Violence against women is a major threat to achieving development goals. Empowering women, girls, boys and men is crucial for Malawi to reach its Sustainable Development Goals by 2030. To do this, you need to end the violence. We at UNFPA are working within the United Nations family and have learned that for all communities one solution is not a problem that applies to all. Multiple channels are needed for sexual and gender-based violence, and females and men are absolutely necessary as part of these solutions.
The United Nations and the European Union are working on this through a spotlight initiative in Malawi. An important lesson we learned early on was that including men and boys as part of the solution was not necessarily a problem, but immediate results.
Allow men to speak
In this regard, we assist in training leaders on how to target sexual and gender-based violence, create a valuable forum for honest conversations on violence, gender and masculine, and address the issue. We are developing important strategies for the communities we work on. We use forums such as husbands’ schools and fathers’ groups to find their own community-driven solutions. This shows that men think that both women and men need to tackle the problem as well as women.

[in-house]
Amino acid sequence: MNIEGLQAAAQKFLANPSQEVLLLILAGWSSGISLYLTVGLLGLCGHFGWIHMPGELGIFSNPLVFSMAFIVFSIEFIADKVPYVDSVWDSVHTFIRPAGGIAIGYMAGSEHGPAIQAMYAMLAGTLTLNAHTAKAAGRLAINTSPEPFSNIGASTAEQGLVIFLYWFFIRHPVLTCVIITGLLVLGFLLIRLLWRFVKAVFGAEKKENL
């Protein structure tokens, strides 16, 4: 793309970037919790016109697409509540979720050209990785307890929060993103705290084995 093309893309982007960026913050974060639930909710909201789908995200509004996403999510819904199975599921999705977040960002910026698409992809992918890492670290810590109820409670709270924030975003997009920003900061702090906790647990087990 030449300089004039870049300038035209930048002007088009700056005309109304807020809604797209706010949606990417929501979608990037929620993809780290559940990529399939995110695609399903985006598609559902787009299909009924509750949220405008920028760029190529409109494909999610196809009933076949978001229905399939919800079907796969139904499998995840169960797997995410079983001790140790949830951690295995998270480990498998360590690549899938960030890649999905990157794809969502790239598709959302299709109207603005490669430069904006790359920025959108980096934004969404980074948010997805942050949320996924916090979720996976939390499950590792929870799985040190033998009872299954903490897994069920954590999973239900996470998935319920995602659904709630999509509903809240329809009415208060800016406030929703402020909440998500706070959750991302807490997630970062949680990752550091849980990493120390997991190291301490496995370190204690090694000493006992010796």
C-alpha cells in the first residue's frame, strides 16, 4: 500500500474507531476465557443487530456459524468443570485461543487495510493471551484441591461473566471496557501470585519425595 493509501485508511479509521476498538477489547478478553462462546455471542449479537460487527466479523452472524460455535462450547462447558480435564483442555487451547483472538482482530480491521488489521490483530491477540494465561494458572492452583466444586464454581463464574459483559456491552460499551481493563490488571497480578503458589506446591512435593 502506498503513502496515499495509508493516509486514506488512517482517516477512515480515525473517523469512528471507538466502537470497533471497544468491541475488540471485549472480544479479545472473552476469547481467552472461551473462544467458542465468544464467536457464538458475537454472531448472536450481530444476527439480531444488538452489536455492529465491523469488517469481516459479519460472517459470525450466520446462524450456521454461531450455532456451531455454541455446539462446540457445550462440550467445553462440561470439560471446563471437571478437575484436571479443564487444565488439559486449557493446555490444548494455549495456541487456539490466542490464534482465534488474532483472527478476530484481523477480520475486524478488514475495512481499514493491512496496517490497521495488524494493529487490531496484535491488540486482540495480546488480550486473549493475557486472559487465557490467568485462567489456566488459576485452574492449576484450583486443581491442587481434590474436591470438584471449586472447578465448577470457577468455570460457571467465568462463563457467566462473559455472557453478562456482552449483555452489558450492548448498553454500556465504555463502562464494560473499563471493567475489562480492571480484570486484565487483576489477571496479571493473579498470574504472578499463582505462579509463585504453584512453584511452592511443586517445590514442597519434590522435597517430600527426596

The two male champions are Sheikh Hannah and Senior Chief Muromba. These are examples of men who recognize themselves as an important part of the solution to sexual and gender-based violence.
In Machinga, Sheikh Hannah is at the forefront of statements against sexual and gender-based violence. During his visit to the local mosque, he regularly discusses the negative effects of violence with local men and boys.
Senior Chief Muromba is also a very active community influencer. He has been actively working not only to promote equality between men and women, but also to outlaw these traditions that promote inequality. By using his authority to invalidate the marriage of children and target other harmful practices, he has become a brilliant example leader for others. These men help change the behavior of fellow men and boys. “My challenge to all men and boys in Malawi is to join us, oppose sexual and gender-based violence, break the cycle of violence we are witnessing, and eliminate these harmful practices. It ’s about ending together. ” Masaki Watanabe, Deputy Representative of the UNFPA Country Office in Malawi.
Distributed by APO Group on behalf of UNFPA – East Africa and Southern Africa.
Men play an important role in ending gender-based violence and we must act now
Source link Men play an important role in ending gender-based violence and we must act now